European Parliament voted A.I. Act

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EU Council to examine this proposal. ChatGPT could leave EU

The European Parliament has approved its proposals on the EU AI Act, a comprehensive set of regulations aimed at governing the use of artificial intelligence (AI) within the European Union. OpenAI  and Google are not sharing certain proposals and OpenAI could leave EU: the EU legislation is designed to protect consumers from potential risks associated with AI applications and address concerns over surveillance, algorithmic discrimination, and the spread of misinformation. Unlike the United States, where AI legislation has faced delays, EU officials have moved swiftly to tackle the regulatory challenges posed by AI.

By Paolo Licandro

16 June 2023

The EU AI Act adopts a risk-based approach, imposing restrictions based on the perceived level of risk associated with specific AI applications. It bans certain AI tools considered “unacceptable,” such as analytics systems used by law enforcement to predict criminal behavior. Additionally, it introduces limits on “high-risk” technologies, including recommendation algorithms and tools that can influence elections. The legislation also focuses on generative AI, imposing obligations on companies to label AI-generated content and disclose the use of copyrighted data in training AI models.

The EU approach​

The EU’s proactive approach to AI regulation solidifies its position as a global leader in tech regulation. It adds to the suite of existing regulatory tools aimed at Silicon Valley companies and sets standards that could influence policymakers worldwide. The alignment between European and U.S. regulators has grown stronger in recent years, as both sides recognize the need to address the power of tech giants. European officials have engaged in discussions with U.S. lawmakers on AI, sensing a greater urgency in Congress to regulate AI technologies.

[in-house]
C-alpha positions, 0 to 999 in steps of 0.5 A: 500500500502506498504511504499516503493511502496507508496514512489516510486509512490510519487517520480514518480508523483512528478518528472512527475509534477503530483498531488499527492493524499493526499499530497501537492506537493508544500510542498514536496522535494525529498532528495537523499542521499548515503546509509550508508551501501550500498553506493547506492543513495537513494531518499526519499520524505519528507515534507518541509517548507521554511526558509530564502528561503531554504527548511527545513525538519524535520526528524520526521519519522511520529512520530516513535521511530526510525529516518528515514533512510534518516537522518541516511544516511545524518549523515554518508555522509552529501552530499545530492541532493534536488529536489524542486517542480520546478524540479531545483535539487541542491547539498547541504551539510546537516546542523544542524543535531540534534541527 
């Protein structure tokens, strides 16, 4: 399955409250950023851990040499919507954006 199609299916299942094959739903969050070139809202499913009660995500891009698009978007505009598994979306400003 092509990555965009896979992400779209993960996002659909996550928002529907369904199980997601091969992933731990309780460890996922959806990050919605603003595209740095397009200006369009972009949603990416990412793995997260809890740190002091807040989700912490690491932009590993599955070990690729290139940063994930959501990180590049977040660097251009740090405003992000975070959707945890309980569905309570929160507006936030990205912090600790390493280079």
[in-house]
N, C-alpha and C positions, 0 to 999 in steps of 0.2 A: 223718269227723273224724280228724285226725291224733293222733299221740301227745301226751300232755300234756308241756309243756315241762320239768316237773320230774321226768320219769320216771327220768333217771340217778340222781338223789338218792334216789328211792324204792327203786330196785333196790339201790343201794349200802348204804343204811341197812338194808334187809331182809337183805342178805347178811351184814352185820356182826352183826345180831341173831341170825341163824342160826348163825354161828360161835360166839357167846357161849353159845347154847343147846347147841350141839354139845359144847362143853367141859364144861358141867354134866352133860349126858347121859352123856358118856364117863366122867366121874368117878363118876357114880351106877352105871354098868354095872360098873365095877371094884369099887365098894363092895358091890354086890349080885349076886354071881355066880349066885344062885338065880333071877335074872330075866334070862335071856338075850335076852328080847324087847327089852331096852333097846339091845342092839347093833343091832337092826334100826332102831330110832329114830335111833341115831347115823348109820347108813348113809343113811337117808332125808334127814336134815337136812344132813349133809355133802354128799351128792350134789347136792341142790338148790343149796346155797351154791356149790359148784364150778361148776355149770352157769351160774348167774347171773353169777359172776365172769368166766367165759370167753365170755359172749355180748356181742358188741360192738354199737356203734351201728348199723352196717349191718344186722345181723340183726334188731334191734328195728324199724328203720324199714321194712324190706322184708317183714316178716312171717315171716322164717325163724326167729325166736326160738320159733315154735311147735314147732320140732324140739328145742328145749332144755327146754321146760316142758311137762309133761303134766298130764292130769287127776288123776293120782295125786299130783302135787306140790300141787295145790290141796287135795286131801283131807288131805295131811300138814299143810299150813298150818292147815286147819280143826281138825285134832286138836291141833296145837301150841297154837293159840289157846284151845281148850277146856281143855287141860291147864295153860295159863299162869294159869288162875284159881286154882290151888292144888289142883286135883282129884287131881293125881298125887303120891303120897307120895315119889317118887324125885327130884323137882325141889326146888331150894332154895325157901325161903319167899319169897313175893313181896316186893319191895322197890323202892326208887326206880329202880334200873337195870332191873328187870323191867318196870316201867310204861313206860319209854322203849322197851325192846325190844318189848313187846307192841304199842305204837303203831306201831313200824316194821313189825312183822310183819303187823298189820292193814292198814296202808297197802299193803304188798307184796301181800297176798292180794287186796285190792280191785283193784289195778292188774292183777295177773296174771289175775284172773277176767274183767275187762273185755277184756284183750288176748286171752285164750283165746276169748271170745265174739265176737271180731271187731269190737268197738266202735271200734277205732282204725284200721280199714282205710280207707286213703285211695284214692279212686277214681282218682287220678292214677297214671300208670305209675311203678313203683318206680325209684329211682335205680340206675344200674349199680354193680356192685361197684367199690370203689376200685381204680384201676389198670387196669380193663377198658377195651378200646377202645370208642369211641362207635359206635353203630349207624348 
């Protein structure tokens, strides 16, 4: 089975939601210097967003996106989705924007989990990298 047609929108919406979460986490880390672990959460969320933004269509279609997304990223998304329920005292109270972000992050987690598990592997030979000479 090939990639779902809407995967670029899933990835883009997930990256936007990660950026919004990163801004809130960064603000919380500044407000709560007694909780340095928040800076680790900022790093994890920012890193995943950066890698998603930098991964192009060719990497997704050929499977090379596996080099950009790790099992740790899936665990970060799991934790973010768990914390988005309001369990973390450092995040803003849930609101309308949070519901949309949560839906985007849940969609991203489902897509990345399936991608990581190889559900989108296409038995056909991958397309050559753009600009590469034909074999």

In contrast to the EU’s progress, the U.S. Congress is only beginning to grapple with the potential risks of AI. Senate Majority Leader Charles E. Schumer has initiated efforts to craft an AI framework, citing national security concerns and the need to prevent adversaries from taking the lead in AI regulation. However, Congress is still months away from considering specific legislation. The EU’s more advanced AI legislation highlights the concern among some U.S. lawmakers that the United States is falling behind in setting regulatory standards for technology.


Tech giants worried about restrictive bias​

The passage of the EU AI Act has significant implications for tech giants, including Google, whose advertising technology business was also targeted by a new antitrust challenge from Brussels on the same day. The legislation’s impact is particularly concerning for OpenAI, the creator of ChatGPT, which has expressed the possibility of withdrawing from Europe due to the potential consequences of the regulations. While the European Parliament’s approval is a crucial step, the bill still requires negotiations with the European Council before it becomes law. As European Parliament adopted 771 amendments to the Act proposed by the Commission, EU legislators told us that negotiations will take very long time.

​While companies like Google, Microsoft, and OpenAI have voiced support for AI regulation, they have raised concerns about certain aspects of the EU’s approach.

Google, for example, argues that disclosure requirements could compromise trade secrets and create security vulnerabilities. Despite these reservations, the passage of the EU AI Act marks a significant step forward in regulating AI within the European Union. However, it is important to note that no single law can fully address all the challenges and complexities associated with AI, and ongoing efforts will be necessary to develop comprehensive AI policies and frameworks.

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